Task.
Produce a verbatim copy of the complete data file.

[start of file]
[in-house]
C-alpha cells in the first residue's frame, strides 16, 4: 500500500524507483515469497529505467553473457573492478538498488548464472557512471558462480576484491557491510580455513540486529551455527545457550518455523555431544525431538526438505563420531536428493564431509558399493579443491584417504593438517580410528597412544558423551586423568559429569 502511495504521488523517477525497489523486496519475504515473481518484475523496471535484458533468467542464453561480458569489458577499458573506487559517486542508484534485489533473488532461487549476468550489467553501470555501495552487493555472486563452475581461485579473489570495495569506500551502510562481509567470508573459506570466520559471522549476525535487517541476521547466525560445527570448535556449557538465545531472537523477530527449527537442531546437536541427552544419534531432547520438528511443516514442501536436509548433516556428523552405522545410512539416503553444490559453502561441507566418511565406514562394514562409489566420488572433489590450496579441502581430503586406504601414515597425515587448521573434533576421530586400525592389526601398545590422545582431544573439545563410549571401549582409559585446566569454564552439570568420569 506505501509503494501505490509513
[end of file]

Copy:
[in-house]
C-alpha cells in the first residue's frame, strides 16, 4: 500500500524507483515469497529505467553473457573492478538498488548464472557512471558462480576484491557491510580455513540486529551455527545457550518455523555431544525431538526438505563420531536428493564431509558399493579443491584417504593438517580410528597412544558423551586423568559429569 502511495504521488523517477525497489523486496519475504515473481518484475523496471535484458533468467542464453561480458569489458577499458573506487559517486542508484534485489533473488532461487549476468550489467553501470555501495552487493555472486563452475581461485579473489570495495569506500551502510562481509567470508573459506570466520559471522549476525535487517541476521547466525560445527570448535556449557538465545531472537523477530527449527537442531546437536541427552544419534531432547520438528511443516514442501536436509548433516556428523552405522545410512539416503553444490559453502561441507566418511565406514562394514562409489566420488572433489590450496579441502581430503586406504601414515597425515587448521573434533576421530586400525592389526601398545590422545582431544573439545563410549571401549582409559585446566569454564552439570568420569 506505501509503494501505490509513